“If you have the slightest doubt, Madam, you should bid Bergil vouch for me, or even the King. It is essential that I enjoy your fullest co-operation. Your help, indeed, if I dare beg for it.”
Éowyn made her decision without going to any such lengths. “Well, Goss,” she said, “how can I help you?”
“Firstly, by encouraging everyone in your charge to maintain the strictest confidence. The longer we can keep this quiet, the more freedom I have to investigate. It’s not often I can pursue a murder inquiry with hardly anyone knowing that a murder has taken place. But that cannot be relied on for long.”
“I can’t promise you that, for the reasons I’ve just given you. But I’ll do whatever I can. What else?”
“Secondly, if I may ask you a few questions…”
“Yes, of course. Do you want to know where I was on Thursday night? I was here, doing the ward rounds—and there are plenty of people who can vouch for that.”
I held up my hands. “My lady, that will not be necessary. You have chosen to accept my word. It is only right for me to do the same for you. But quite probably you will know of things which have a bearing on the matter. Maybe you could name people who might be able to help me with my enquiries?”
Lady Éowyn put her finger to her cheek and thought for a moment. “Names come rushing to mind,” she said. “If this had been anyone else I should have looked at you blankly and confessed that I was unable to help. But when it comes to somebody wanting to murder young Master Morfindel, why—you have your pick of suspects.”
“That is how it seems to me too. But one advantage of confining knowledge of the murder to a handful of people is that whoever is responsible will know about it already. And they may let the fact slip.”
Éowyn’s face made her opinion clear about that. “On the other hand, like me, they may simply guess it for themselves.”
“Yes, alas, and maybe discuss it with others, whom they imagine are also privy to the secret. Such as the Inspector of Corpses. Has he said anything to you?”
“No, but the good Megastir keeps his opinions to himself, unless he gets the opportunity to tax you about your own in private. Does he have any suspicions then? If he does, how is it that you know about them?”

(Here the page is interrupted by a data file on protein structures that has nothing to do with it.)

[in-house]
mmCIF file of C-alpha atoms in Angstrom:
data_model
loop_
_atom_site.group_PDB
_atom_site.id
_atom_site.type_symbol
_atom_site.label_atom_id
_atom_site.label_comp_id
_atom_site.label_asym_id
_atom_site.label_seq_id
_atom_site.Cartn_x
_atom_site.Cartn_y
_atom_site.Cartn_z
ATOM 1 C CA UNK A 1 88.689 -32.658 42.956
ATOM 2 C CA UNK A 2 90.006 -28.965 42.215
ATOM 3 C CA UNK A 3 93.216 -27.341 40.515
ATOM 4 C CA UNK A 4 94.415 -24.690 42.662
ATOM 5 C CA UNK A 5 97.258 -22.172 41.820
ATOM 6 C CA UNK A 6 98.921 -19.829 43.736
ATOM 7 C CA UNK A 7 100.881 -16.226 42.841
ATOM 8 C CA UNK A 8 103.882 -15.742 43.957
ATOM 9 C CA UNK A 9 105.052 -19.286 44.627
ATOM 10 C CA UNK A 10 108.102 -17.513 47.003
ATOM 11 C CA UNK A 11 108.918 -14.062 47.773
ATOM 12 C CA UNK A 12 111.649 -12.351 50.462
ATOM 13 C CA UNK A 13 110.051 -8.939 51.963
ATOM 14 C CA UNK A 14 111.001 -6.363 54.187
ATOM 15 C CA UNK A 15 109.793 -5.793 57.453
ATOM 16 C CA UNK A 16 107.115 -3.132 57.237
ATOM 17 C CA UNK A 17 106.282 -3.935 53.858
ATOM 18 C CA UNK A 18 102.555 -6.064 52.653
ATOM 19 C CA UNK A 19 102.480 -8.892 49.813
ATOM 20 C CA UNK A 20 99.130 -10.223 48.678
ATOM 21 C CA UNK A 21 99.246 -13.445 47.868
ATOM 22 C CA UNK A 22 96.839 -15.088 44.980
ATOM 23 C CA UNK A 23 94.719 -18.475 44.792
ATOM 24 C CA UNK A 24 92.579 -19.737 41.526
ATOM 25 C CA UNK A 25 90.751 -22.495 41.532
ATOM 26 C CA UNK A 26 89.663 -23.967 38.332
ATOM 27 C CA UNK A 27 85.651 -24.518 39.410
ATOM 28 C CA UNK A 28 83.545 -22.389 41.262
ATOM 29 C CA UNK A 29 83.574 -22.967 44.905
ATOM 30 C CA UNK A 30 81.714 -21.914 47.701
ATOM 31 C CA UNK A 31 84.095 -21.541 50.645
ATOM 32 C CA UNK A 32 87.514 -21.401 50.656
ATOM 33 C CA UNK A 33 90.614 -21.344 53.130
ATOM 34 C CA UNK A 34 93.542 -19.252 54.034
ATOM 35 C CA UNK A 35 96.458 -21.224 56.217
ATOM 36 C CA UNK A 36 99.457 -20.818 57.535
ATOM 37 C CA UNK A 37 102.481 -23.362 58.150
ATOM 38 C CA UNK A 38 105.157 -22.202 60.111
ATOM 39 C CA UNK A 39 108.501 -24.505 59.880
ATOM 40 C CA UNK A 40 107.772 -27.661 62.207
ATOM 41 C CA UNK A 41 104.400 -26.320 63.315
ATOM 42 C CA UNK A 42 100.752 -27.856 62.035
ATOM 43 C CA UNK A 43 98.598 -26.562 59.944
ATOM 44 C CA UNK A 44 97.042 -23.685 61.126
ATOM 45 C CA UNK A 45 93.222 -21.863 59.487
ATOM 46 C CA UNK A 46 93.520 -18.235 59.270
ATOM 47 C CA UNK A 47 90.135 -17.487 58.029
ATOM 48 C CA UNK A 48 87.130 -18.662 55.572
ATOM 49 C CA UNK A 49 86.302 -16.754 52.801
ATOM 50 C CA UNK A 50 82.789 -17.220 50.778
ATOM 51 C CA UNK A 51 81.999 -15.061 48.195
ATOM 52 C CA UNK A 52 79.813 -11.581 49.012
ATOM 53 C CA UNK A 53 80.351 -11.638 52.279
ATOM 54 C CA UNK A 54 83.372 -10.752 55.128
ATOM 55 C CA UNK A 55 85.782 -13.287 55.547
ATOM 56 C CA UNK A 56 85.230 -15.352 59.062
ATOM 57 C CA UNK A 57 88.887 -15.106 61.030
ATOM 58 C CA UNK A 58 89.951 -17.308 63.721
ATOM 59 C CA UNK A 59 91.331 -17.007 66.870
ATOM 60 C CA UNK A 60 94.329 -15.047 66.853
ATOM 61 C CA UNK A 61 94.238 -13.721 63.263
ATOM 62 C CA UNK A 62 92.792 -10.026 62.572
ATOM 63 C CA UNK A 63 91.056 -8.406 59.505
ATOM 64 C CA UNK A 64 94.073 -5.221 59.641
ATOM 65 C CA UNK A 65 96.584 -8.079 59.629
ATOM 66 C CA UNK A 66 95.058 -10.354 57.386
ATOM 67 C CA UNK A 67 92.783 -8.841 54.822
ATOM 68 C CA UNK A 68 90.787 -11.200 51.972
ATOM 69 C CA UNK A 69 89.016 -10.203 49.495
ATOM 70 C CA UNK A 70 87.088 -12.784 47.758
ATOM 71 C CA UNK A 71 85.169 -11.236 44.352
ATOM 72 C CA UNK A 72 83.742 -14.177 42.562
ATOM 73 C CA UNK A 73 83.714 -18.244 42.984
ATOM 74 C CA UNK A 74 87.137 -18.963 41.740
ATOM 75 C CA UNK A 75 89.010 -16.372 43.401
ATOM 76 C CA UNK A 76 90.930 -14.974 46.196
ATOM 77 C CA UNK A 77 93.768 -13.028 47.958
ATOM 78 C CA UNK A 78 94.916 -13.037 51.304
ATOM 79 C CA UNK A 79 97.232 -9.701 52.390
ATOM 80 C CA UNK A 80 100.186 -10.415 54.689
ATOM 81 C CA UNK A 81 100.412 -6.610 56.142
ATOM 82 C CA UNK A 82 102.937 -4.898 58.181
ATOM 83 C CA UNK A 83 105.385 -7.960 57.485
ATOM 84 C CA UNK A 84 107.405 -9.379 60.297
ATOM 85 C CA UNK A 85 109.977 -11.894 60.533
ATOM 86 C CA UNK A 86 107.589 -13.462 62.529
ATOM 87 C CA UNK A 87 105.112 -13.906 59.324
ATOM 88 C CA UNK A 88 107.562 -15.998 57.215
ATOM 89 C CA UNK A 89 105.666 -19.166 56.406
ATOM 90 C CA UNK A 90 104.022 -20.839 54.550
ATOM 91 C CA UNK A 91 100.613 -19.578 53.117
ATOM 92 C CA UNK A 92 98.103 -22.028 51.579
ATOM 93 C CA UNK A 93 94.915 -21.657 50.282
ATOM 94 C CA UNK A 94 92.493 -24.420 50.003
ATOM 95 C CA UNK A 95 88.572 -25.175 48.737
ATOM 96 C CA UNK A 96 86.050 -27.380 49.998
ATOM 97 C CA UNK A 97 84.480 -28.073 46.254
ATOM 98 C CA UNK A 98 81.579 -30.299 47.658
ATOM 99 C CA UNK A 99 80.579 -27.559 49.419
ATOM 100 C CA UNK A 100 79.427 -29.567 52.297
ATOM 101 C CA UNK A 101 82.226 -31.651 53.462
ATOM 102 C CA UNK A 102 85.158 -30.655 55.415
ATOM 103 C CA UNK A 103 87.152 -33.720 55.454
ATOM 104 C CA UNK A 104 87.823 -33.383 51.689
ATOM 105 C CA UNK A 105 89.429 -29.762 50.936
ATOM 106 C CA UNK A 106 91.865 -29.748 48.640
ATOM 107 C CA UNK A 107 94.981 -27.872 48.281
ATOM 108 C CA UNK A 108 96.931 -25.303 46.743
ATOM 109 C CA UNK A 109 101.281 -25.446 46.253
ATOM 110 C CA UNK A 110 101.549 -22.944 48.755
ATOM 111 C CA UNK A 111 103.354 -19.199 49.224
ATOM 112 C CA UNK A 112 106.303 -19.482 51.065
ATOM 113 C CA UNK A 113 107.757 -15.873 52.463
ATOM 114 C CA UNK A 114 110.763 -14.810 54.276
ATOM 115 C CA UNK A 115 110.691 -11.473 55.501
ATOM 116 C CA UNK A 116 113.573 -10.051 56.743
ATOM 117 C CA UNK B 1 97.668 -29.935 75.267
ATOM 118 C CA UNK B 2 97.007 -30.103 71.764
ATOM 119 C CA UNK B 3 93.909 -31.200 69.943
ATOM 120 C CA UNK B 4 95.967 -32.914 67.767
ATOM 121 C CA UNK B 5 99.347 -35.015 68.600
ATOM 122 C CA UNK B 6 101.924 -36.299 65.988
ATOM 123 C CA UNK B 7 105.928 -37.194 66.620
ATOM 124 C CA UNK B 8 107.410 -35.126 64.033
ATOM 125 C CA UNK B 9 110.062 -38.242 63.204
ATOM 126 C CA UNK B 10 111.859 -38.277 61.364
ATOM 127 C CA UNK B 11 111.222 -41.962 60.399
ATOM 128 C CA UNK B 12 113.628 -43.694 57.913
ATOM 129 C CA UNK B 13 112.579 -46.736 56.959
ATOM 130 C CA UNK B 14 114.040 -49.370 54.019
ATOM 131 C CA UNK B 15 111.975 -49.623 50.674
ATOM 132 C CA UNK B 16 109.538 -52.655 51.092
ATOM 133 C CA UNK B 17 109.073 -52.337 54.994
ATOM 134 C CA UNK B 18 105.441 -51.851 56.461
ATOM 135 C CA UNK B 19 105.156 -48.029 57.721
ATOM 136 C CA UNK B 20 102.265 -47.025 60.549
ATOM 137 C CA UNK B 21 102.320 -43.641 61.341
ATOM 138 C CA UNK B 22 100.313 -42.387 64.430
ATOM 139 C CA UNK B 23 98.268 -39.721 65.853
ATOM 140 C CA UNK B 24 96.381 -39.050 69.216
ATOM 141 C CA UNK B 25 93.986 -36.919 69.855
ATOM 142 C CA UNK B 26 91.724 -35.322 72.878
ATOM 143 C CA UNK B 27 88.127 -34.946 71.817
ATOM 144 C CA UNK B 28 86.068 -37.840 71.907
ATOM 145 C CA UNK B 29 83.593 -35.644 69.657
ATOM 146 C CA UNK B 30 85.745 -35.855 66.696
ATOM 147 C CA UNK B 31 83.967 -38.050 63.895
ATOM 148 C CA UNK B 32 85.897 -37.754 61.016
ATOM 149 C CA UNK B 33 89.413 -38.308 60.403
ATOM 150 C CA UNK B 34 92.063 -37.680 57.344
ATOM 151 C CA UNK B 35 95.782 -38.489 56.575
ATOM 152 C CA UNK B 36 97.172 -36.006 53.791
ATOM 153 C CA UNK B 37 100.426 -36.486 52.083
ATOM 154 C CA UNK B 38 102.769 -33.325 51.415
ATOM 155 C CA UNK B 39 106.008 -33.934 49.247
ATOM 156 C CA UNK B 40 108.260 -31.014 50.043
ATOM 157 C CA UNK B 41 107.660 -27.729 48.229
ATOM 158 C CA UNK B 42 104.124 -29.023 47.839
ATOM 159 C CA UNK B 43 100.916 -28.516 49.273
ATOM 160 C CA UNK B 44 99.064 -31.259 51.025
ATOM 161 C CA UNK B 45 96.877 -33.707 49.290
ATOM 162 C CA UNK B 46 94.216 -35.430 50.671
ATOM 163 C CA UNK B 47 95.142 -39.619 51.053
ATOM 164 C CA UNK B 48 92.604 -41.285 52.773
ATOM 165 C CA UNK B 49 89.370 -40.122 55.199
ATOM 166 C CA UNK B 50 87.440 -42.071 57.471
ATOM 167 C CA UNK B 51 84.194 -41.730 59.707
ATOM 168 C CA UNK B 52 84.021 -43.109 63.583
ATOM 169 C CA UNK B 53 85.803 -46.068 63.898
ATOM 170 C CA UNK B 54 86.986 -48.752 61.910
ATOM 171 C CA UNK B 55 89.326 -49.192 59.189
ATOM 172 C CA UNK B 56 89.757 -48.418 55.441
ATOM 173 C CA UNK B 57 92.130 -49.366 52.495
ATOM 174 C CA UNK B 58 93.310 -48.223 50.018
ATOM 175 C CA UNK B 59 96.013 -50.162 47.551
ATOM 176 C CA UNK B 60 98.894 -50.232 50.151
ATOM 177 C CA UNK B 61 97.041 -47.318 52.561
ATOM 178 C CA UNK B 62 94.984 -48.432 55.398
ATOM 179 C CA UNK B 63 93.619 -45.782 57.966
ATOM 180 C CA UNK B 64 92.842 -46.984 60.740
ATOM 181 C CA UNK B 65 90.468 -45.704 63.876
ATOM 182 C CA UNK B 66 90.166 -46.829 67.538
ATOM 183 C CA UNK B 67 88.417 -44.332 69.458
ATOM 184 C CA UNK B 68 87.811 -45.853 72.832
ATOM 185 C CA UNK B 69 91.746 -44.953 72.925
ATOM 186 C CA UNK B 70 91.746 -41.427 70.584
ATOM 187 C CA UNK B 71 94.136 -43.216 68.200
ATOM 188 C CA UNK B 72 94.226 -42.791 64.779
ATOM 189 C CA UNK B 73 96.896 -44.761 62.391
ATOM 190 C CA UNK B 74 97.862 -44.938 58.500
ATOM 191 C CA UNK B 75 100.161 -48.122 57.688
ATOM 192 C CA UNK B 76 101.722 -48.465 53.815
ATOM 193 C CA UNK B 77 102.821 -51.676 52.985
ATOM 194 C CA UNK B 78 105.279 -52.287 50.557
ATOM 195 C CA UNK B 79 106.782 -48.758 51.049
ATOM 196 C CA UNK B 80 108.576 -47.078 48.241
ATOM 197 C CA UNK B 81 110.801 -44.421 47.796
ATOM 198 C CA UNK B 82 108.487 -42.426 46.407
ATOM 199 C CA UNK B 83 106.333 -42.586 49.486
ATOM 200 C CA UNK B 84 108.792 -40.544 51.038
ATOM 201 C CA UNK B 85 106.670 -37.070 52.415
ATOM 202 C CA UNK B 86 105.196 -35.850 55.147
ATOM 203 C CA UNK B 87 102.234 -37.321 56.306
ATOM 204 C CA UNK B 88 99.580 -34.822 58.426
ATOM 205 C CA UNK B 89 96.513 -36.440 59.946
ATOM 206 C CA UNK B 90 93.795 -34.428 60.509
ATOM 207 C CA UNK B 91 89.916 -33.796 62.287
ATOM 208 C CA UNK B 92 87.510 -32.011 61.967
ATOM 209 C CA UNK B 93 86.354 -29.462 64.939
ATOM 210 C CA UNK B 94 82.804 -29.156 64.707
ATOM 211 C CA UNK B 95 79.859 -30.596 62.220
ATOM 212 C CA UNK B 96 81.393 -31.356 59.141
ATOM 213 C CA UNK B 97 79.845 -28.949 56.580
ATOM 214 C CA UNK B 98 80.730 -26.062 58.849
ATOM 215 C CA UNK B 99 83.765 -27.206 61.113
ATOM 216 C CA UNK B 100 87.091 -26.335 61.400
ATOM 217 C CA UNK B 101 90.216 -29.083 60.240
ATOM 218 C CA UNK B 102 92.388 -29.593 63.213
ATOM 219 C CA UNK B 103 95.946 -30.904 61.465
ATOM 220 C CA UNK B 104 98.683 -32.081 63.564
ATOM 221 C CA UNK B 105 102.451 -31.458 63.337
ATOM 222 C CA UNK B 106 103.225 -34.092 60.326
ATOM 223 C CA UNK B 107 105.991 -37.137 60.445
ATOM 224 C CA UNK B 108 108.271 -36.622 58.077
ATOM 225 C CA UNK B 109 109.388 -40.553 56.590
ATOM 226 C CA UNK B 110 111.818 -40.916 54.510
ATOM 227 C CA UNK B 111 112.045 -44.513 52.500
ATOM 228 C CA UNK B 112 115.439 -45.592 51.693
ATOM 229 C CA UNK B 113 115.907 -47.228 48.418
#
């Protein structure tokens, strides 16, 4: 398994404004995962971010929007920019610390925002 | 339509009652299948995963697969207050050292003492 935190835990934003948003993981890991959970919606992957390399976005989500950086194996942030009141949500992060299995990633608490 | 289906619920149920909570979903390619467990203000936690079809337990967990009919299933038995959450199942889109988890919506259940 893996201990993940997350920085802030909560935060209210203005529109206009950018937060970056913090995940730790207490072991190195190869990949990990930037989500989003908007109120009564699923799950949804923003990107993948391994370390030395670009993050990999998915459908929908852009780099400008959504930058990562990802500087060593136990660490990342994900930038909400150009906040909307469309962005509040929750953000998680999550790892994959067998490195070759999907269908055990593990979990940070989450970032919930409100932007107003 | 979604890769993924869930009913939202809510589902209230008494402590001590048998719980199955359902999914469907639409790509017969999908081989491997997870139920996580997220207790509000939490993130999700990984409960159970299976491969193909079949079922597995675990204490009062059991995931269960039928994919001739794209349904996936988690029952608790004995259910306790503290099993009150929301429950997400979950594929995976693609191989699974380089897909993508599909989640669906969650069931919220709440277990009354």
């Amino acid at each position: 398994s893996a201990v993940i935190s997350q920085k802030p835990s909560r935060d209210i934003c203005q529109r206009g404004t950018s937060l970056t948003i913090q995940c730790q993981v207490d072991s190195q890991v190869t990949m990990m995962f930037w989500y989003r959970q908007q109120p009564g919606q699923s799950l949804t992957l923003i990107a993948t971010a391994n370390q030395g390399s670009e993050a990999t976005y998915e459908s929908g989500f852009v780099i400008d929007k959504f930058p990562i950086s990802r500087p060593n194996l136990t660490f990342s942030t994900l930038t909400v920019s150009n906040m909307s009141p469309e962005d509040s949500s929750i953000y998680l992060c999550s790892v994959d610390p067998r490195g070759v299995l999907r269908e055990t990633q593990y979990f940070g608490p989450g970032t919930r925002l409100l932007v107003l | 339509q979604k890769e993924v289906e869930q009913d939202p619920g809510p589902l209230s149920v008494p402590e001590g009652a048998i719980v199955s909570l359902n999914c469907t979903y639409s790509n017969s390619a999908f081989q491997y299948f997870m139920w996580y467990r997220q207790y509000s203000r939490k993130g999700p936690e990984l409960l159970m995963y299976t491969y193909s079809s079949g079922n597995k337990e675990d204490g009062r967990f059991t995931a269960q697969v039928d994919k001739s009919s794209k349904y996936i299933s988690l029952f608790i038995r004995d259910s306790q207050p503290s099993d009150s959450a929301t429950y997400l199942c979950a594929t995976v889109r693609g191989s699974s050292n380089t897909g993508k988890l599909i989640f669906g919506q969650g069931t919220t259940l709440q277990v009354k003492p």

“Precisely because he has already ‘taxed me in private’. I’m reassured to hear from you that you consider him a man of confidence. Perhaps he won’t go spreading it around.”
“I shouldn’t think so. Though there is no knowing what confidences he utters to the bodies he’s cutting up. Did you confirm his suspicions?”
“I wasn’t sure of him, so I tried to dissimulate. He wasn’t having any of it. Somehow he knew already.”
“Well,” said Éowyn briskly, “that puts him at the top of your list of suspects—or it serves to convince you that your precious secret is as leaky as a sieve.
“I have a bad feeling it’s the latter. But a public announcement would awaken all manner of wild speculation. It’s better if people don’t go talking about it, even if the circle of those in the know grows larger than any of us might care to let it.”
Éowyn’s voice was solemn. “How did he die?”
“Most cruelly, my lady. The Inspector of Corpses made his report to Captain Bergil and myself this morning. When I first saw the body I could see no mark upon it. But it appears that someone stirred Master Morfindel’s entrails with a white-hot poker.”
Éowyn wrinkled her nose and frowned deeply to express her loathing. But, being a nurse, nothing could shock her.
“I’ve just thought of someone who could possibly help you. Quite apart, that is, from the people you and I can both think of without the slightest effort. Why don’t you go and have a word with young Aelvsson in Minas Ithil? Hangs out in the Headless Horseman, I’m told.”
“Thank you, Madam,” I exclaimed. “I know it well.”
“Do you now! What a thrill for you. It’s not a place I’ve ever had the slightest inclination to go in. Quite apart from the fact that my face is too well known in Ithilien. And I’d like to keep it to just my face!”
I grinned at the old battleaxe. Only a person of her standing could get away with saying such things.
I said “I won’t bother trying to convince you that I don’t go there for my health, or my pleasure. Though the beer is good I must admit. But the matters I have to investigate dictate the company I keep.”
“Haugh!” She barked a token laugh. “No, I don’t envy you. Not in the least. I don’t envy you the company of crotchety old women, cheese-paring policemen, and the corpses of people who are never so good than when they’re dead.”
…to be continued.